Like the arch of a chartreuse ankh,
she inches across the lid
of another universe,
one that refuses her entrance.
Her silk can drop her no lower,
so she buckles across the slick surface,
staring down at the blue and green stars
of dashboard lights.
Inside the car,
human shadows shiver and billow
like strange gods.
She looks into the glittering planets
of their eyes.

The night stutters and hums.
As the car gathers speed,
she loses hold
of the newly discovered realm.
A great wind tests her faith
in her own invisible feet.
They silently slither
across the impossible glass.
The gust inhales her
toward the moonlit maples,
the elusive, silvery clouds.
Wingless angel-worm,
she wriggles mid-air,
knowing she can levitate
until delivered
to a graspable afterlife.
She believes in the yellow ball
that will surely rise again,
illuminating a heaven
of infinite, edible green.

Christine Boyka Kluge



The heart is a white-faced mime
trapped in a tiny box.
His palms press invisible walls,
but find no exit.
He discovers the world
is as small as his armspan,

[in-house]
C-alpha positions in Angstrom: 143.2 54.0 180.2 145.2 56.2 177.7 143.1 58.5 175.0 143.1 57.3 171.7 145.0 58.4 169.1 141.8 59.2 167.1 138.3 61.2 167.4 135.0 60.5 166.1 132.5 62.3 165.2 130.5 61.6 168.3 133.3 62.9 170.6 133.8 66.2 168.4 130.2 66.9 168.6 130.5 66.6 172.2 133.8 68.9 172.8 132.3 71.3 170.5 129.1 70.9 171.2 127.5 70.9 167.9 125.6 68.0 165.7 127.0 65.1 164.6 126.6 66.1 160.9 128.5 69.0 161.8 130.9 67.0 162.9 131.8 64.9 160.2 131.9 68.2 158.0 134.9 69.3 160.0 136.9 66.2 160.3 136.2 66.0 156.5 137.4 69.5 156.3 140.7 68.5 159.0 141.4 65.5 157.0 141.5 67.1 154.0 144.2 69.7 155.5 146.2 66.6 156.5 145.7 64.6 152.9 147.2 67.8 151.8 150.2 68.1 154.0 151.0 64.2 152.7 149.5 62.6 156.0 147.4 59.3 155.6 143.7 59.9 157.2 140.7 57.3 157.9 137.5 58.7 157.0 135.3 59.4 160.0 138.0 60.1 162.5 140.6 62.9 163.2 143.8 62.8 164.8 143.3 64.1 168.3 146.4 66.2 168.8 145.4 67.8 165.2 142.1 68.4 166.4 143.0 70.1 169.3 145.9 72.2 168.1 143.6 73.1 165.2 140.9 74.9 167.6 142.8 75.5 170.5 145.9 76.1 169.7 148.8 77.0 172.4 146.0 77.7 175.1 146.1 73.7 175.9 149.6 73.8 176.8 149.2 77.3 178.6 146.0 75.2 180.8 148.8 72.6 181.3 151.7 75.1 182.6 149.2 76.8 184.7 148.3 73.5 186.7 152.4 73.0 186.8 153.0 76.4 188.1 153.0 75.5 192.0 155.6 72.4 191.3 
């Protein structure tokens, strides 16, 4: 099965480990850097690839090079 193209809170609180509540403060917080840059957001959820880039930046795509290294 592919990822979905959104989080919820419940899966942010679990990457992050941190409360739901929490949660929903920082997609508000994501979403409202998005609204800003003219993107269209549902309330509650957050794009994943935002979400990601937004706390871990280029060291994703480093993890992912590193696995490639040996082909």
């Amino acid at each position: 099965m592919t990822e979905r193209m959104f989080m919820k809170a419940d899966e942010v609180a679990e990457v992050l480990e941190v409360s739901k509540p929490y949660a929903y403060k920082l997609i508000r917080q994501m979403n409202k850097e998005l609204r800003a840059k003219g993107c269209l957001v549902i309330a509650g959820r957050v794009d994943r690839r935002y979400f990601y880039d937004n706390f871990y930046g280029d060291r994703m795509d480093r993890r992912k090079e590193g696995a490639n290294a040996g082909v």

his reach the same as his grasp.
The audience laughs as he panics,
silently clutching his throat,
but only the children continue to howl
as he bugs his eyes
and, shivering, falls,
raking the air
with his startling white gloves.

Christine Boyka Kluge

CHRISTINE BOYKA KLUGE has received six Pushcart Prize nominations, and her first book of poetry is forthcoming from Bitter Oleander Press.  The Bitter Oleander  featured her poetry and interview in their Fall, 2001 issue and gave her the 1999 Frances Locke Poetry Award.  Her writing appears or is forthcoming in Tupelo Press's prose poetry anthology, Arts & Letters, Fine Madness, Luna, New Millennium Writings, Poet Lore, Quarterly West, Quarter After Eight, Rattapallax, Tar River Poetry, Disquieting Muses (online) and others. She is also a visual artist and children's writer.